With Noah, the only test I was offered (and likewise accepted) was the triple-screen or multiple marker test, which is a simple blood test performed between weeks 16 and 18 that screens for neural tube defects, Down syndrome (trisomy 21) and Trisomy 18. I’m not sure what we would have done if we’d gotten a positive result — usually further testing like an ultrasound and an amniocentesis is next. Our results were negative, however, and I was able to stick with my plan of only accepting the tests that offered absolutely no risk to the fetus (even though I knew these tests also had higher rates of false positives, bah!).

Today, though you have more options! Easier and more accurate options. Even more options than I had, back when I wrote the original version of this article.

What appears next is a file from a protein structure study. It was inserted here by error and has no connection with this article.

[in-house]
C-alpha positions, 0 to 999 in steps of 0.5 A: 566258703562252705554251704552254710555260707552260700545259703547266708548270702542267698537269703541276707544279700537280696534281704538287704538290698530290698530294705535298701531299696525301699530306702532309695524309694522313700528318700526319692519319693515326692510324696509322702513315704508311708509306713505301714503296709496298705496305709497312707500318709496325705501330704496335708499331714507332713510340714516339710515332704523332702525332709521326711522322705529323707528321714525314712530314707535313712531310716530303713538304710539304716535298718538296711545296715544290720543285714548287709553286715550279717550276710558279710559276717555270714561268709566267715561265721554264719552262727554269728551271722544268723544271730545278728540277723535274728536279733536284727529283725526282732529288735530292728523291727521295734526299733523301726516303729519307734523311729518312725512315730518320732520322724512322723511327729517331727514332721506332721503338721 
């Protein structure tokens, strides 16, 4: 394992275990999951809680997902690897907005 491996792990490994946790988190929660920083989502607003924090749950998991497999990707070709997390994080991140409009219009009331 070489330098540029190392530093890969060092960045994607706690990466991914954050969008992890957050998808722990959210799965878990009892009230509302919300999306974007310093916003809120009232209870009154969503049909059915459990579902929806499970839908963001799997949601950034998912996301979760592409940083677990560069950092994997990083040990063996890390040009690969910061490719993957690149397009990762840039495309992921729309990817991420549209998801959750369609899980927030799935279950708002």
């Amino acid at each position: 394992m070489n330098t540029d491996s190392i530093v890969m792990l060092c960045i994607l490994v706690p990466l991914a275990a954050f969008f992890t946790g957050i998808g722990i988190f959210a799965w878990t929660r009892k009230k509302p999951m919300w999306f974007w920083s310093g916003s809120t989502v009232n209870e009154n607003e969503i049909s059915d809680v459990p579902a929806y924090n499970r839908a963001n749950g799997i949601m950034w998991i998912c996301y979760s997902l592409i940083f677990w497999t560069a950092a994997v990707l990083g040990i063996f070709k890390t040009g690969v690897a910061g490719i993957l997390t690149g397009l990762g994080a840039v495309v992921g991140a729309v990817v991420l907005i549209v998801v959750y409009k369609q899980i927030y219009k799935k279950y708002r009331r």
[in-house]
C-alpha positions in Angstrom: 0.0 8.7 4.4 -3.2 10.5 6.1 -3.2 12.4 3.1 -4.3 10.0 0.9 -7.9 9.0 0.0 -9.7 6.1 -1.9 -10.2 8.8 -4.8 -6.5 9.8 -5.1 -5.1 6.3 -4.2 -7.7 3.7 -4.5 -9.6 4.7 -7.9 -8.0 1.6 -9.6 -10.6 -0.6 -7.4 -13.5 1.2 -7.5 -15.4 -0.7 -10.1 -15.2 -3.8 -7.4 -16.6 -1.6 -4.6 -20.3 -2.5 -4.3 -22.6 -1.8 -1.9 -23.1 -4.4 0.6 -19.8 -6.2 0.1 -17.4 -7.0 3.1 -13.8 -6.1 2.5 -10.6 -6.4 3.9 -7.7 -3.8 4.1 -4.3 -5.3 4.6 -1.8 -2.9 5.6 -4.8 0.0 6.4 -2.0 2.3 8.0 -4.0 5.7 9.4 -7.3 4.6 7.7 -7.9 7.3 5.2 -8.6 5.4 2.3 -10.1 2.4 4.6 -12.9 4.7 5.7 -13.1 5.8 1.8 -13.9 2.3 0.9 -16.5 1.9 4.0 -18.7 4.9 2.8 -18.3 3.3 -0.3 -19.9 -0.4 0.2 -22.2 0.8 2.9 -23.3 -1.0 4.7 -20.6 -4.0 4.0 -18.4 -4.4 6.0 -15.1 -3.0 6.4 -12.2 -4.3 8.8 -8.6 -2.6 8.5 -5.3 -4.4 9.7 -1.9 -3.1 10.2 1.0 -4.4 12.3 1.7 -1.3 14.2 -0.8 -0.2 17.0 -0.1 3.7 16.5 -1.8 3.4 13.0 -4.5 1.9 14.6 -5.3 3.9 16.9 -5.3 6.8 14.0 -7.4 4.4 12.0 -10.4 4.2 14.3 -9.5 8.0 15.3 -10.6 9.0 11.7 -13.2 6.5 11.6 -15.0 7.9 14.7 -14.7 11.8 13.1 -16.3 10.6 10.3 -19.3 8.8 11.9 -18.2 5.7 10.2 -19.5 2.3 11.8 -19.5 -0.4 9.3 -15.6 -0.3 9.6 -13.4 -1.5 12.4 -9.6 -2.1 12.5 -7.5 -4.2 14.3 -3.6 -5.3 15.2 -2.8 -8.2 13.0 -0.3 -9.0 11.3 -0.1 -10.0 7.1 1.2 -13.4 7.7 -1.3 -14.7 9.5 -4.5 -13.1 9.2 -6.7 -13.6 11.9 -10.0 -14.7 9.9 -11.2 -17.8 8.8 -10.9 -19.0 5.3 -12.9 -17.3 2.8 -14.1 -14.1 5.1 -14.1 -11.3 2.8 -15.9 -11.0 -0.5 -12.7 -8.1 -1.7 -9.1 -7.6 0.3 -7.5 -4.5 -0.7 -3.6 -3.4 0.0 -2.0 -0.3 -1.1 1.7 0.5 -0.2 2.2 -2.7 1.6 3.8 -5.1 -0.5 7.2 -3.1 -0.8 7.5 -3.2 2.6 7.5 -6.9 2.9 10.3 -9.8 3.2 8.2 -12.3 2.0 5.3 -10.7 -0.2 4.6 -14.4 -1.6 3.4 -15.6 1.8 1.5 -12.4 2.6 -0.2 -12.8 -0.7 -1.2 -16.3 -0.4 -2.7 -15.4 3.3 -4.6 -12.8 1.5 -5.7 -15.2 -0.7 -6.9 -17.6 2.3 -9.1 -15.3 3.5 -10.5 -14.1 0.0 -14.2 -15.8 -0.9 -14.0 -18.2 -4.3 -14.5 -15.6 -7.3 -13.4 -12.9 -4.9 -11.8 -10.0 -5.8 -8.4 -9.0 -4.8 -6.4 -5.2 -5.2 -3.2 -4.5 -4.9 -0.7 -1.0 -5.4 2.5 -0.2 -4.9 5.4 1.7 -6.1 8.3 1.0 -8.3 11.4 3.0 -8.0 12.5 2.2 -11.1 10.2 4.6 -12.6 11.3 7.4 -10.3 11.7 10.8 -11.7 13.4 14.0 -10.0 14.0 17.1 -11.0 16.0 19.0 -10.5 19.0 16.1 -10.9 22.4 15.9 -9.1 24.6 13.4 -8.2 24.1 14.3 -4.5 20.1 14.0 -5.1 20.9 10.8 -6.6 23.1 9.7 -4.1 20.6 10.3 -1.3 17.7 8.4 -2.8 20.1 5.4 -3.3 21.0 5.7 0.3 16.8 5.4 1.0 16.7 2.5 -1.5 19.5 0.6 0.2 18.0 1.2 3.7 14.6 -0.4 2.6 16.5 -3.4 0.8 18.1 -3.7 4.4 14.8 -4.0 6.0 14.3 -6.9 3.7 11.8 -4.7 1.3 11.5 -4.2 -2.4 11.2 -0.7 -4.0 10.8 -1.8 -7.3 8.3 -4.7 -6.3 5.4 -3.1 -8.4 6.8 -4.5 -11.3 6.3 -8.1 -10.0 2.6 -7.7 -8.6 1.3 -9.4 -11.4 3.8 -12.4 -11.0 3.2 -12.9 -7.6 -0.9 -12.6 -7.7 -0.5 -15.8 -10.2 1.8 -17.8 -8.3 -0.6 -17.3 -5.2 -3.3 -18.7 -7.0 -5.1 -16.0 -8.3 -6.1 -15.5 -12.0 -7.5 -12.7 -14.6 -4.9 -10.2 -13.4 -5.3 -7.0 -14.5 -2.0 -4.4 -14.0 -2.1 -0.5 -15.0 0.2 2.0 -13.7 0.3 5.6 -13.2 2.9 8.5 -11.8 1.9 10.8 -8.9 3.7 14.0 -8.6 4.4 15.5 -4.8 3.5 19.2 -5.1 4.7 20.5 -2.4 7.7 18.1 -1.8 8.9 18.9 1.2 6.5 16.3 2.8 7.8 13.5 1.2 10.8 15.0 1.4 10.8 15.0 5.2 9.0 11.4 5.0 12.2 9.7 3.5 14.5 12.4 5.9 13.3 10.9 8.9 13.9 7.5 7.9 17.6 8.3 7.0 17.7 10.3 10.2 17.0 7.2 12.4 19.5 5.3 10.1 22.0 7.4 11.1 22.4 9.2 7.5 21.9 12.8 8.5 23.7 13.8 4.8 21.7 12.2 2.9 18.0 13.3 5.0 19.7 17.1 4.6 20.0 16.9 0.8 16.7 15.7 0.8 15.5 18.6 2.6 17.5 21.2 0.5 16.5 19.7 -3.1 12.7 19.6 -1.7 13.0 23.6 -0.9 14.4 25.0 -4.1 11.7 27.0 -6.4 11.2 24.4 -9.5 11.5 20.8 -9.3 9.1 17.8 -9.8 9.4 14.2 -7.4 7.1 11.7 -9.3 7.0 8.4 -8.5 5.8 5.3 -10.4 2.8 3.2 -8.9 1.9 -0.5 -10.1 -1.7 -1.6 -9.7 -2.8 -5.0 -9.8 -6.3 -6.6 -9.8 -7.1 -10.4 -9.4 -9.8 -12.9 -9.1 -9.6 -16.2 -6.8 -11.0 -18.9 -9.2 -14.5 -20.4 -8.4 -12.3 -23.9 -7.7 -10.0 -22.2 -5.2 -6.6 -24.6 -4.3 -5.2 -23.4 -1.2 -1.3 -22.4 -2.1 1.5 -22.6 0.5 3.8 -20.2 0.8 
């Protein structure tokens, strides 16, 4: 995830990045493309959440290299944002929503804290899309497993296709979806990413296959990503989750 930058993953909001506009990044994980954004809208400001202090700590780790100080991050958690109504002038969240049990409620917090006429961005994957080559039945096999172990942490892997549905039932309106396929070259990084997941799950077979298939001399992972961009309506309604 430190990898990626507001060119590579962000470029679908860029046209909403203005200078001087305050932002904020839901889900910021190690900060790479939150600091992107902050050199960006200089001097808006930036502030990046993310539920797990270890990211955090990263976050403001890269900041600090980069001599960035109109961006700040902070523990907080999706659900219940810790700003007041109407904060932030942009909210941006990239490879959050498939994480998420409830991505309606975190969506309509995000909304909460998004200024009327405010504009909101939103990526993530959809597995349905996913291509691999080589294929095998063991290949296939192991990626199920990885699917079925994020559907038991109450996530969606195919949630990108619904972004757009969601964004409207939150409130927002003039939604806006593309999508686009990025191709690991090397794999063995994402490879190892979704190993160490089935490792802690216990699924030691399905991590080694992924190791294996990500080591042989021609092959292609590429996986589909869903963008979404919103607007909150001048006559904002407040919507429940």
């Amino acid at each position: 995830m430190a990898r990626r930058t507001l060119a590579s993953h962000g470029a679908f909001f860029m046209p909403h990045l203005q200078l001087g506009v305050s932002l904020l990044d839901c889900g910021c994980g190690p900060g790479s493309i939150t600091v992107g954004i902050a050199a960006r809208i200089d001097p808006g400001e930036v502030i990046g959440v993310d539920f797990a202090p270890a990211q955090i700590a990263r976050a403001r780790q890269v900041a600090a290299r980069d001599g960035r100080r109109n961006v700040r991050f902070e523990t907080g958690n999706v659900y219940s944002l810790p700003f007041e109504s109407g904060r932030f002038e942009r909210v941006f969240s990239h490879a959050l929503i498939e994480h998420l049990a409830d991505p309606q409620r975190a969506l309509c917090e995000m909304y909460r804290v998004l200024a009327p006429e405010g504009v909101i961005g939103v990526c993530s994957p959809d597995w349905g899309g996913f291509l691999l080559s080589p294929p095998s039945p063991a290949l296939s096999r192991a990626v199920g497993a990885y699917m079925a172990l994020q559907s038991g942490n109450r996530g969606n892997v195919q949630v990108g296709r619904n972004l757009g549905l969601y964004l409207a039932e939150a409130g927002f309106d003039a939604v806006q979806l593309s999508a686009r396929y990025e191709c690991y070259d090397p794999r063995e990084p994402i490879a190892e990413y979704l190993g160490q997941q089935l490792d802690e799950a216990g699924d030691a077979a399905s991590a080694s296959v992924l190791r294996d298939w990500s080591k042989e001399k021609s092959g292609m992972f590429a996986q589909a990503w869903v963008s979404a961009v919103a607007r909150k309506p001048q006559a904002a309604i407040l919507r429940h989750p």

For my second—and third!—pregnancy, I opted for the nuchal translucency ultrasound. It was considered a “newer” test at the time, and a big step up from many of the “old” procedures like chorionic villus sampling (CVS) that carried a risk of miscarriage (1-2%). It is still offered today, though getting rapidly lapped by the newer options I’ll touch on in a bit. You get an ultrasound at any point after you hit week 11 and before week 14. Your OB measures the clear space at the fold in the back of your baby’s neck. Babies with chromosomal abnormalities tend to have extra fluid in this area during the first trimester, so the ultrasound (sometimes combined with a finger-prick blood test for mama) could actually give you a decent head’s up on potential problems.